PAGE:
Review by Cassandra da Costa
Duende, the title of Tracy K. Smith’s 2007 collection of poetry, is appropriately one of those words whose elusiveness is essential to its resonance. It is a word most famously defined—or rather, approximated—by Federico García Lorca, the Spanish poet. Mysteriously, he narrows down meaning by negation: “The duende is a force not a labour, a struggle not a thought. I heard an old maestro of the guitar say: ‘The duende is not in the throat, the duende surges up, inside, from the soles of the feet.’ Meaning, it’s not a question of skill, but a style that’s truly alive: meaning, it’s in the veins: meaning, it’s of the most ancient culture of immediate creation.” The epigraph Smith uses at the beginning of the book is even more abstract, with Lorca explaining that “the duende does not come at all unless he sees that death is possible.”
Duende is one of those words that can be evoked through language, located within and beyond the earth, but never simply established and transcribed. It follows then, that in each of Smith’s poems, the language is simple, but not charged with the momentum of a single reference. Rather, each line is paced at a lingering tempo, is patient, and reverberates with questions that build and transform. In “The Searchers,” named after John Ford’s 1956 feature film starring John Wayne, each line and stanza bores down with increasing weight, dwelling in—and then transcending—its own thoughts and images:
And why do we grip it, hang on
As if it’s the ribs of a horse
Past commanding? A beast
That could wreck us easily,
Could rise up on two legs,
Or kick its back end up
And send us soaring.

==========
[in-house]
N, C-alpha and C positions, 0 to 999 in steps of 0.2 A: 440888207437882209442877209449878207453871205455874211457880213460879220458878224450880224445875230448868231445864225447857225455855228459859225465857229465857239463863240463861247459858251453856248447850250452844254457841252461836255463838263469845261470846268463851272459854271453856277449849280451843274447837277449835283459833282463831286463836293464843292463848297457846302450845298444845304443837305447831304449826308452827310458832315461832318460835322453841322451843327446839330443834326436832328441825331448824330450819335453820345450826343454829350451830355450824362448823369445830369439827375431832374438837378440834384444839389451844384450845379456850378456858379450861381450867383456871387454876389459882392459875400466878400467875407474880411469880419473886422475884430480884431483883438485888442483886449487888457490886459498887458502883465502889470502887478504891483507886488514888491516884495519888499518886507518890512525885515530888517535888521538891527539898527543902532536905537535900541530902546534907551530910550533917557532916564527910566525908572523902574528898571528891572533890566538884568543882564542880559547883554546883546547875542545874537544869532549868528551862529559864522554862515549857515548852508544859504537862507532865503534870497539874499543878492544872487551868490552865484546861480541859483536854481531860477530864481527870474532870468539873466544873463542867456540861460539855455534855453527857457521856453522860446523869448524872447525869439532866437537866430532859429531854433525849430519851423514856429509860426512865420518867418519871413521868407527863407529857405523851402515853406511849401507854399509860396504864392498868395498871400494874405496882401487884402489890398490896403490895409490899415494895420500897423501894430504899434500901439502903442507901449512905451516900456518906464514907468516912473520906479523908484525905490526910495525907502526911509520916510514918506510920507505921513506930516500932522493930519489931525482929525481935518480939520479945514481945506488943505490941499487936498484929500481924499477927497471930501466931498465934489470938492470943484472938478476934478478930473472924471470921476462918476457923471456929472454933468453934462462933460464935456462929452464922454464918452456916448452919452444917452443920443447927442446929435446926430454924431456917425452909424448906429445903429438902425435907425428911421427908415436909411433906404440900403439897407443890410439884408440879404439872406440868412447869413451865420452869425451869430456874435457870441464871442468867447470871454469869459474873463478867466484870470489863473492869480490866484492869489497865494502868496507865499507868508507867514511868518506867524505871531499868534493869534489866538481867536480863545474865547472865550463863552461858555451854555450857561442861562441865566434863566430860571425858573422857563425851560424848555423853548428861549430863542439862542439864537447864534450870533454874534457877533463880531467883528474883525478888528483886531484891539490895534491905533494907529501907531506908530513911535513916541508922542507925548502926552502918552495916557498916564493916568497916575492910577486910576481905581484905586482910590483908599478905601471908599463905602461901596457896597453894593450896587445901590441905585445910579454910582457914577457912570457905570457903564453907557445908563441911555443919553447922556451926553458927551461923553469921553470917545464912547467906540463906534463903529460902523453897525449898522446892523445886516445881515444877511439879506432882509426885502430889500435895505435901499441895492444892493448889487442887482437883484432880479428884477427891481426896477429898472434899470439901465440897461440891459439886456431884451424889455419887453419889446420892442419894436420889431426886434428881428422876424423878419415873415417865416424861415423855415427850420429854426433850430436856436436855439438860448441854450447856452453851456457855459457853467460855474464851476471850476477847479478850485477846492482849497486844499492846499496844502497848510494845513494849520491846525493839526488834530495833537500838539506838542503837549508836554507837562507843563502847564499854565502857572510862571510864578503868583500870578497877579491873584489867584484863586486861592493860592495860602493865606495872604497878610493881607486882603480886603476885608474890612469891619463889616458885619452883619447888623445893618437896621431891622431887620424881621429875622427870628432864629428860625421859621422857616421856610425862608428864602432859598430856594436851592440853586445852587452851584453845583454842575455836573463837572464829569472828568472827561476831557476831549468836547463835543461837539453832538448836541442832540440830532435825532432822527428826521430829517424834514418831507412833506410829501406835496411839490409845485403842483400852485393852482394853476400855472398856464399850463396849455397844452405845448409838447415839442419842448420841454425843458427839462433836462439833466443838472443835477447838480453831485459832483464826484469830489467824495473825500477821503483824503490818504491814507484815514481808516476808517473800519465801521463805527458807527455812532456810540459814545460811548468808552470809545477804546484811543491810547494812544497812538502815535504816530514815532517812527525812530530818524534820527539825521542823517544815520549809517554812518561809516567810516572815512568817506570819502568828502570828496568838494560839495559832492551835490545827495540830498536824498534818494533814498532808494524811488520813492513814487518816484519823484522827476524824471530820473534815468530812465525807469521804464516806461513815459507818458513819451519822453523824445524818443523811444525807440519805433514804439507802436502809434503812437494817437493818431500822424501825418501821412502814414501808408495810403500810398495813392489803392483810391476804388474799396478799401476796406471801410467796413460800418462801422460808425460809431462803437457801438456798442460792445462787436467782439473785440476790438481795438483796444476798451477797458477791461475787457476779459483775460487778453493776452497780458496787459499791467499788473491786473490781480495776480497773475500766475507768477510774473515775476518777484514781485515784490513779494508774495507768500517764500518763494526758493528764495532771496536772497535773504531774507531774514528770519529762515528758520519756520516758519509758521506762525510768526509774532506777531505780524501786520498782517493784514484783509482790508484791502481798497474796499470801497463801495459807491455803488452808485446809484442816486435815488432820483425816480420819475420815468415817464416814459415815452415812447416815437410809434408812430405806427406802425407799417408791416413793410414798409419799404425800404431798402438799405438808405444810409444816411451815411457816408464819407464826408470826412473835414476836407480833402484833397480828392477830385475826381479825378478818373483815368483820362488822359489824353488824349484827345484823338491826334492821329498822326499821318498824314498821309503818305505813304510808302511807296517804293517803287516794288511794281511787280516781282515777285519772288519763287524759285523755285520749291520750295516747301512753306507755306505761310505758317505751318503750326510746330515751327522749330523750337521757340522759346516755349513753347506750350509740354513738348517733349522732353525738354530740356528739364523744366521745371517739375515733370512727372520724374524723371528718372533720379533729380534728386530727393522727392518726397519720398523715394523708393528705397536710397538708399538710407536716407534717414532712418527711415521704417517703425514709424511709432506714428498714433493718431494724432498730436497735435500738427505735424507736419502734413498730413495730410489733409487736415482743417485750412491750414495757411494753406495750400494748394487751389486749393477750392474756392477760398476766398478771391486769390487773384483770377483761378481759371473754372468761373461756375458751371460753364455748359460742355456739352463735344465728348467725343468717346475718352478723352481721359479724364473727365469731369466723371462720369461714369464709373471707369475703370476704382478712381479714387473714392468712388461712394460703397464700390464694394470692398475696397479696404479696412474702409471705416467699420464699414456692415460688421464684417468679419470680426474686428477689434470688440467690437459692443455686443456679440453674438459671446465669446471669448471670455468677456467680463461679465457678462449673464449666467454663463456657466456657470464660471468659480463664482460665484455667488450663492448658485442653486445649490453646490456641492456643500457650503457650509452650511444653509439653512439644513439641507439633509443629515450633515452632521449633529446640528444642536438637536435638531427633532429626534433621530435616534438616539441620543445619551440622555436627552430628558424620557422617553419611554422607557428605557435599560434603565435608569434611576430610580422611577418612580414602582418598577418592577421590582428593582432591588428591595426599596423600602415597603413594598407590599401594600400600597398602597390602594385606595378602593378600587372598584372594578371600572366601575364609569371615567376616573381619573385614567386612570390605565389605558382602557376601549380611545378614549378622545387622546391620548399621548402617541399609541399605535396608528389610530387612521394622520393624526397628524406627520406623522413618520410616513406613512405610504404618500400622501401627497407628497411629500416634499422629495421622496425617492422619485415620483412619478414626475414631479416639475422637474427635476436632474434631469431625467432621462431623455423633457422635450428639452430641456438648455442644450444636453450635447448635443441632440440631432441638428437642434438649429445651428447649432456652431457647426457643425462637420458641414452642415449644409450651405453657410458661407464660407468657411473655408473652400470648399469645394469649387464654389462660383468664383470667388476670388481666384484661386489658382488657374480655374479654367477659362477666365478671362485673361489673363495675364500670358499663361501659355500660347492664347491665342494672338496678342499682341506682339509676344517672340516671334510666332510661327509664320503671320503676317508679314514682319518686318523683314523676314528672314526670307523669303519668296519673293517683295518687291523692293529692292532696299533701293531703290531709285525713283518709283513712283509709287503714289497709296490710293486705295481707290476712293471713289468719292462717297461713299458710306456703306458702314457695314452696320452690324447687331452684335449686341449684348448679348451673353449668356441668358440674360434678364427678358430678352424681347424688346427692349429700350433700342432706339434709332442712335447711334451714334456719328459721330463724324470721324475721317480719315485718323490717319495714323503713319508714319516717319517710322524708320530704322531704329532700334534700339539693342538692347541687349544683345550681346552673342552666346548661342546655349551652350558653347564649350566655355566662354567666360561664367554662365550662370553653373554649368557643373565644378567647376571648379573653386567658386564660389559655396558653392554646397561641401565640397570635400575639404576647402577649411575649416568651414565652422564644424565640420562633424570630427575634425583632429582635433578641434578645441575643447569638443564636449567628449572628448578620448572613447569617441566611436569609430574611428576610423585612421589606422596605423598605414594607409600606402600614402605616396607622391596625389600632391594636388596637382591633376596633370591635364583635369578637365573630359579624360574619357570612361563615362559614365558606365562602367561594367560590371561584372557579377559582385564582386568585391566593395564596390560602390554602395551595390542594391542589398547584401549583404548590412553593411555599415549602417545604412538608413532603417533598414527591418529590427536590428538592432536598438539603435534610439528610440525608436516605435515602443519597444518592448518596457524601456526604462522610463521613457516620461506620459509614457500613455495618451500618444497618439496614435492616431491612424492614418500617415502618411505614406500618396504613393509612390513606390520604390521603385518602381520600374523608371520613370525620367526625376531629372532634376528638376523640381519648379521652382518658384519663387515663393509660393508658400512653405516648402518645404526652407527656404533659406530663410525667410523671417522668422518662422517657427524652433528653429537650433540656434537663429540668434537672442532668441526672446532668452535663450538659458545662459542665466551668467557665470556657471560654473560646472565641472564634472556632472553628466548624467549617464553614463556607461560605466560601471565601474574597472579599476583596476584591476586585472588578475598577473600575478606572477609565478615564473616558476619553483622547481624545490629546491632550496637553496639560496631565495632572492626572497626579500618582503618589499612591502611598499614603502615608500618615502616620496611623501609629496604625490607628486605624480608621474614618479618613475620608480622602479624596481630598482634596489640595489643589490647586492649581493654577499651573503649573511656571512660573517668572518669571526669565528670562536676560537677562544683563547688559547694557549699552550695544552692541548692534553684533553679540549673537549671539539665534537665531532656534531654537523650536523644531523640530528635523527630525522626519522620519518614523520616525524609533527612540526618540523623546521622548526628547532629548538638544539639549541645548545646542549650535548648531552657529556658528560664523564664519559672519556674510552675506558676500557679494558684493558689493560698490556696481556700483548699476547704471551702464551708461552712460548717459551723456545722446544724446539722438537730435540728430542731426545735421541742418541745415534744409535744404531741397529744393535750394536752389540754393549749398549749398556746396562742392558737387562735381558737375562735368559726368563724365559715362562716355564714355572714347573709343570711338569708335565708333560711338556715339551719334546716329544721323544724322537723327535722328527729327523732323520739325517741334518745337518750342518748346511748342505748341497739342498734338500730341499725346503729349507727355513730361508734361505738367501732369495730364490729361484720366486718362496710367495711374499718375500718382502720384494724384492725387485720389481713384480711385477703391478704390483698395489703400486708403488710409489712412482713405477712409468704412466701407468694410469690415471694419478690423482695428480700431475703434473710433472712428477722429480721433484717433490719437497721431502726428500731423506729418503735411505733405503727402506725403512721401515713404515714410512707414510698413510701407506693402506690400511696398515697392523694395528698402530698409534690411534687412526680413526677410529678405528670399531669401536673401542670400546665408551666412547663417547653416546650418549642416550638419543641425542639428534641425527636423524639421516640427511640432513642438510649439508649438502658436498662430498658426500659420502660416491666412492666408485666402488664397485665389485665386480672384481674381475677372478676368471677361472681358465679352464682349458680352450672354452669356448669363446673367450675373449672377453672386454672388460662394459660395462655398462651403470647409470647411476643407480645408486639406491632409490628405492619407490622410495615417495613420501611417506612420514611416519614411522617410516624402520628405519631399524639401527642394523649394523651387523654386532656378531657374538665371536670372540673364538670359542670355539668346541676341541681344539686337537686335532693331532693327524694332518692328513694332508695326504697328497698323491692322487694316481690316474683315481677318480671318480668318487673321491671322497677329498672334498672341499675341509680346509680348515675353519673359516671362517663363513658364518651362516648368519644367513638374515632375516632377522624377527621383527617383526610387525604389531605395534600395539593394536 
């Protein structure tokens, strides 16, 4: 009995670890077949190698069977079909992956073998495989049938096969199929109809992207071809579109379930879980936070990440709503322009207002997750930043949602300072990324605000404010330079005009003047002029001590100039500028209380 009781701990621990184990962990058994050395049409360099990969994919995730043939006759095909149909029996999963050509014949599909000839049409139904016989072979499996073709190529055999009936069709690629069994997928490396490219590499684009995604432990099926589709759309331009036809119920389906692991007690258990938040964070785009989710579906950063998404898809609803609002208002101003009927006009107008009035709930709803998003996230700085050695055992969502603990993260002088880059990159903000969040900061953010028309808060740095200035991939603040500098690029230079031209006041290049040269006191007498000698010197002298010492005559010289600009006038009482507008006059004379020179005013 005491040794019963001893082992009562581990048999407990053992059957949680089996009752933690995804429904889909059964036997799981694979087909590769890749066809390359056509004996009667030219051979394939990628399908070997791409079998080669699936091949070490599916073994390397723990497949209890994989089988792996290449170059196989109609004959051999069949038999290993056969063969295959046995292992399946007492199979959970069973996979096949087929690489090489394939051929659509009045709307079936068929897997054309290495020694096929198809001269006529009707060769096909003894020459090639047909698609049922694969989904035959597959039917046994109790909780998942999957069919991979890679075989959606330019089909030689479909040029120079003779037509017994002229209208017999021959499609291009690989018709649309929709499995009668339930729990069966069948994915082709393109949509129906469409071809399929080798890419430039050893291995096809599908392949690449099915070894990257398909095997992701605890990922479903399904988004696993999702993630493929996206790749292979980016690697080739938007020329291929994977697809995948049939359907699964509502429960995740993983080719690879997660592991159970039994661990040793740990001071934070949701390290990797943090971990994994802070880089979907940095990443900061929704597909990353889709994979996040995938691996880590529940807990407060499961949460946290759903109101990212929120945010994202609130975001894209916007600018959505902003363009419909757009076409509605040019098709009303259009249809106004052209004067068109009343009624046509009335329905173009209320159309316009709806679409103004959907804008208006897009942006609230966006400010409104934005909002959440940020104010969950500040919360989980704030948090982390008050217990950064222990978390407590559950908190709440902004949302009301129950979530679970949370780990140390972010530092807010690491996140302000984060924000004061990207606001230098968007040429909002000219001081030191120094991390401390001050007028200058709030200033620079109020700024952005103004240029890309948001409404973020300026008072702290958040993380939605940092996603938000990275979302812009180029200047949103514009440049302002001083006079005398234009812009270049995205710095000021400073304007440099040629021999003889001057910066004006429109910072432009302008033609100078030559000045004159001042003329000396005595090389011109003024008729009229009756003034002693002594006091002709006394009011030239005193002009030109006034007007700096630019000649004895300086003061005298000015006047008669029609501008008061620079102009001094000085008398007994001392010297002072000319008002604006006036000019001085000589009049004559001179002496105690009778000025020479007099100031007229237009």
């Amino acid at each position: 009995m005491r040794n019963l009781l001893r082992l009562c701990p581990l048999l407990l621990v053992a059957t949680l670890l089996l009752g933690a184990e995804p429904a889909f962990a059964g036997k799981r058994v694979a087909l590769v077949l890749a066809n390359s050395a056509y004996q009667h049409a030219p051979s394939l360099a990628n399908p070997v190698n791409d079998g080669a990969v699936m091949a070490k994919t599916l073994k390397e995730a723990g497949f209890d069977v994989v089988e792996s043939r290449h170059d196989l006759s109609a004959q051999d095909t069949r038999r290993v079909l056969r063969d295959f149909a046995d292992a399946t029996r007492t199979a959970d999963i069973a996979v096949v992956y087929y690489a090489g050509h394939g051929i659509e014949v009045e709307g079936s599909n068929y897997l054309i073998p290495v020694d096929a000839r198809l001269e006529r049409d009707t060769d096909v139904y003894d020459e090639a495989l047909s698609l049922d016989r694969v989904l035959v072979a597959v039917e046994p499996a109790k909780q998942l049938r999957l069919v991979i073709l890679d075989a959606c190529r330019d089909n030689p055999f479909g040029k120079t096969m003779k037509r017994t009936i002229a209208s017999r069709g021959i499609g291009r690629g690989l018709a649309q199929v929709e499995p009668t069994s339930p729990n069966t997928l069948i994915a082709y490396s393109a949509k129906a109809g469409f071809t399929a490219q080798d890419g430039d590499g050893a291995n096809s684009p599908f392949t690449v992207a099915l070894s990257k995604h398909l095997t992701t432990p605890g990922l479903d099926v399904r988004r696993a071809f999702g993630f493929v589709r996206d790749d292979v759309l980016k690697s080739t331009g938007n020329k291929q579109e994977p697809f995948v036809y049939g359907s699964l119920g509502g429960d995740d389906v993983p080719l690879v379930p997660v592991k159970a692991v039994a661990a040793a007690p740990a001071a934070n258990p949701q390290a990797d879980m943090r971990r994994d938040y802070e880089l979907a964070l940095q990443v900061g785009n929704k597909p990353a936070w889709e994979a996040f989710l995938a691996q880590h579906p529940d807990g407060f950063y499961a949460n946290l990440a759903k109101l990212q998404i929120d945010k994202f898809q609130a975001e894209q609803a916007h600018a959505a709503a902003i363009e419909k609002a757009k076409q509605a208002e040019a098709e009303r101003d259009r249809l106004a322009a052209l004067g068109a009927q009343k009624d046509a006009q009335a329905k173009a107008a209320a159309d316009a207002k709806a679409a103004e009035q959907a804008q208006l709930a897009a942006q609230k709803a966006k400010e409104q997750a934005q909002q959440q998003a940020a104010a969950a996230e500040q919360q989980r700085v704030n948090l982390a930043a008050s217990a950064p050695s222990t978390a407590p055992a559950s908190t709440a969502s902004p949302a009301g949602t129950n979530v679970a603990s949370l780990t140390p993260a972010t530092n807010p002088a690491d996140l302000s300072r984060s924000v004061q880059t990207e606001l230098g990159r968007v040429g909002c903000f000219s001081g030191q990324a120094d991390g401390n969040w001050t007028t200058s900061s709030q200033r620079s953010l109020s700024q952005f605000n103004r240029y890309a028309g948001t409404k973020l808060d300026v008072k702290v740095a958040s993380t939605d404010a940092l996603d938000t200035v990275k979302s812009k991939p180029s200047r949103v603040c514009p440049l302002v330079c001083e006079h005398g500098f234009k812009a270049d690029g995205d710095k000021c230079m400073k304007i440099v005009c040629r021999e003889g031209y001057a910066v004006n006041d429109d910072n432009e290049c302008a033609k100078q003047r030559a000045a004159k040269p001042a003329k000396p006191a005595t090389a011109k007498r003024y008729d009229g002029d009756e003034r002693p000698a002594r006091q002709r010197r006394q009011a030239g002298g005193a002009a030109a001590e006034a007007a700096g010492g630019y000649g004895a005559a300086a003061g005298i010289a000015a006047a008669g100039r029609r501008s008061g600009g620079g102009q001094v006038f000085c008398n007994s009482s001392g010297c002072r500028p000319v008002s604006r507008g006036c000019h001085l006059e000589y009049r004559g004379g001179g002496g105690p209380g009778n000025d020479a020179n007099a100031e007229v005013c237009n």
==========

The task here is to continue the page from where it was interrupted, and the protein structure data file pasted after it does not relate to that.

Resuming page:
We might land, any moment,
Like cheap toys. […]
Smith uses words artfully, yet sparingly. Her vocabulary is uncomplicated, yet specific. As a result, at first read, her poems may come off as rather traditional. However, these qualities do not dull her work, for Smith rises above convention in the way she allows the personal and historical to play off each other—for one to implicate the other. Several of her poems use real events as source material. Many of these events are tragedies of varying historical impact that take place in Brazil, Uganda, and the United States. In “I Killed You Because You Didn’t Go to School and Had No Future,” (below the title: “Note left beside the body of nine-year-old Patricio Hilario, found in a Rio street in 1989”) Smith lends voice to a speaker whom we might assume is Patricio’s murderer:
[…] Little shit.
Delinquent. You couldn’t even read
What we wrote about kids like you. Today,
heat wends up from the neighbor’s houses
Like fear in reverse. Your uncle
Wears trousers and perspires
Into the seams of his shirt. His only belt
Is full of new holes and nearly circles you twice.
Smith does not allow the poem to solely take the form of elegy, but rather in a series of six couplets, divides the reader between the pathos of mourning and the moral opacity that tends to cloud familial relations, especially when combined with traditionally unsympathetic characters: a bully speaker/narrator, a delinquent child, a sweaty uncle.
In “Brazil,” my favorite poem in the collection, Smith’s best talents are on display: her skillful use of compact forms and formats in which she is able to well up feeling through the energy of each carefully chosen word and the pacing of each line—lines that manage to illuminate the colors of their own images before giving way to new ones. It was at this point in my reading, by the conclusion of this poem, where I started to see Smith’s duende. Which is not to say an instance in which the poem seemed to apply straightforwardly to the collection’s title, but a moment at which the poet’s influence, impulse, or inspiration seemed in action and at play, and not simply commented on. This notion of life in the veins, of creation surging from the soles, the core of the being, or of death-drive—pleasure as a path to completion—speaks to the nature of poetry itself. Smith seems to constantly inhabit that space which is the moment, the instance of drive, of creation, which compels us to conclusion, but, as Lorca points out, with no consolation:
Poets swagger up and down the shore, I’ll bet,
Wagging their hips in time to the raucous tide.
They tip back their heads and life sears a path
Down the throat. […]
Smith writes poems that are not simply meant to move us, but to move themselves. Her poems are not elliptical, but continuous. They well up and, too hot to recede, surpass their source in favor of that more nebulous path cleared from the poet’s own mouth.